My mood probably isn't allowing me to write a positive thought, but I think you have some nice ideas of things to do. (As I think Bipolar gives us the option to dream of, if not complete at times.)

See you "Ruby Tuesday."
"Who could hang a name on you?
When you change with every new day
Still I'm gonna miss you."

Bipolar Wellness Writer said...

JayPeeFreely,
I'm reading this from Berkeley where I'm so stressed out, it's unbelievable. Once again you made me laugh!

Susan

Iris said...

My heart dropped when I stopped in and saw that you were depressed again. I'm not there now, but seeing you like this takes me right back.

I have been helped by therapy, but in a different way. Having a therapist gives structure to my life in the times that I have needed it, and gives me someone that I can say whatever the hell I want to without worrying about it once a week. I've had some nice therapists and they are good listeners.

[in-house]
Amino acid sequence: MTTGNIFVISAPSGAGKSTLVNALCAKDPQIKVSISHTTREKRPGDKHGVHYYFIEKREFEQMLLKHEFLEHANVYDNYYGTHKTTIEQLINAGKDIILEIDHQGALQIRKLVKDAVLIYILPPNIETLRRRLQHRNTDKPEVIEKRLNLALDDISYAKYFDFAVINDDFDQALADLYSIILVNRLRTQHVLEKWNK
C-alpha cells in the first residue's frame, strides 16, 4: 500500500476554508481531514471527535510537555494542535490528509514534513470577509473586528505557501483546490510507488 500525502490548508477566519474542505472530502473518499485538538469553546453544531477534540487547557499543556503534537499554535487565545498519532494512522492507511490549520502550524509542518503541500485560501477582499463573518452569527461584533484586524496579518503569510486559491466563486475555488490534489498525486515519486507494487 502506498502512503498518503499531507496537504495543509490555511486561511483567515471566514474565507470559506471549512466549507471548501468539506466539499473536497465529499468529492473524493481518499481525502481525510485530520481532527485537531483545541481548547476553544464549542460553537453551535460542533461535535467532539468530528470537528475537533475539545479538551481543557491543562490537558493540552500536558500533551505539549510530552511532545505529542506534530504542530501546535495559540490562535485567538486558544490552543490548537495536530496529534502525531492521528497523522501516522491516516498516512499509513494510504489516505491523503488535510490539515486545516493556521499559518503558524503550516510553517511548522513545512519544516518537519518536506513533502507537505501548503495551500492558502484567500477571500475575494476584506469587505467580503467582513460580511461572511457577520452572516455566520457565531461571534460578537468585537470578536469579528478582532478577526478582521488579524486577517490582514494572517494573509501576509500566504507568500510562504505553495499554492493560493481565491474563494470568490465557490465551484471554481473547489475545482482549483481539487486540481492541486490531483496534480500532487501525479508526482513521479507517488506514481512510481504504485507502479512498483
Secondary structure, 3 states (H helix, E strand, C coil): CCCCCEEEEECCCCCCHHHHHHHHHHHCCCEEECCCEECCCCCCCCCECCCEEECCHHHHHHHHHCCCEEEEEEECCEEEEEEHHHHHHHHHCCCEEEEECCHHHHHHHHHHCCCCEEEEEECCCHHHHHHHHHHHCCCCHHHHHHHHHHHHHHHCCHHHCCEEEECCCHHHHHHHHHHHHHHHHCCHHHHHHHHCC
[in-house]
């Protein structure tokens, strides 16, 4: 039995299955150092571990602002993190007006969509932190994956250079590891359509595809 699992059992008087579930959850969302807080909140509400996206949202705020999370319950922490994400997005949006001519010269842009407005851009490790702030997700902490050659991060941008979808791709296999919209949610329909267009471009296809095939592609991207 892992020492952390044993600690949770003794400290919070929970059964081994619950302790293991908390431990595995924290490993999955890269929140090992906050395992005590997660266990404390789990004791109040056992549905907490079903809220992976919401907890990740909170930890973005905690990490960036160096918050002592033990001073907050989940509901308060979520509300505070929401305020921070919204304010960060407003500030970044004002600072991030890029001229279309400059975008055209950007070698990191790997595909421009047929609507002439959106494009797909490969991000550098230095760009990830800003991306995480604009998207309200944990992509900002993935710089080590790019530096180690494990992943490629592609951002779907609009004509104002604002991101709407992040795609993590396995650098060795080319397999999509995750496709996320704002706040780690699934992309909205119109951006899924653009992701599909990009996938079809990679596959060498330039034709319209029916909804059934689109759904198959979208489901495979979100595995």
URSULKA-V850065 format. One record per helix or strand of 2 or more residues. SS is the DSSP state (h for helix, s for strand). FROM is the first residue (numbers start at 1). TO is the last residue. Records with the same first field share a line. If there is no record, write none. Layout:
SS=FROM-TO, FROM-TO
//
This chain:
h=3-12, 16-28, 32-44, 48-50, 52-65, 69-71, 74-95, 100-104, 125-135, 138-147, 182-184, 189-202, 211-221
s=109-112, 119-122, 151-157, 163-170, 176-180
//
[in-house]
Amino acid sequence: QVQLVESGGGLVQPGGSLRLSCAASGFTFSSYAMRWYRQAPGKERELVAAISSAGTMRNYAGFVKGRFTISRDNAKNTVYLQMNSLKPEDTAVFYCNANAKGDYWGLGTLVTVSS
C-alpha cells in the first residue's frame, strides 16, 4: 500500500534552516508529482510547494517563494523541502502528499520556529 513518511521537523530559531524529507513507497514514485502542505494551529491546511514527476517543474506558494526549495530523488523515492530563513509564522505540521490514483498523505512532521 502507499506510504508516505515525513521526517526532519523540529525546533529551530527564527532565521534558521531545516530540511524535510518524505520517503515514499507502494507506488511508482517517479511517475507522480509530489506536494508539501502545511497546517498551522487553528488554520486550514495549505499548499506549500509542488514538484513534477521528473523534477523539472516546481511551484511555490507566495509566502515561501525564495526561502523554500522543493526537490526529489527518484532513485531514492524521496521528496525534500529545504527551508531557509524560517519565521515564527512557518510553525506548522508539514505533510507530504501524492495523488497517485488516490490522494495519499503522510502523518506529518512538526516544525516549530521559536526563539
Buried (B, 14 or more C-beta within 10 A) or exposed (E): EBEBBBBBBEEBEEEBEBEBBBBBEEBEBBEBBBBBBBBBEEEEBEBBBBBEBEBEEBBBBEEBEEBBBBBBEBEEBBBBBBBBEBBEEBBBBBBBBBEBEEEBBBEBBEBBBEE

Here's the issue that I've had with therapy, and I think it might be what you are experiencing, too. I went about 18 years undiagnosed as depressed and although I think my p-doc is well aware that I am bipolar, he has never written it down on a piece of paper or said it aloud to me. This is all because unless you need to be sent somewhere or someone else has to be aware of your condition to help care for you in a very immediate sense, I don't think psychologists (or even sometimes psychiatrists) will formally diagnose you. I think it is a combination of not being entirely sure because you present as highly functional, and not wanting to put a label on you in writing that might later be used against you professionally (sadly).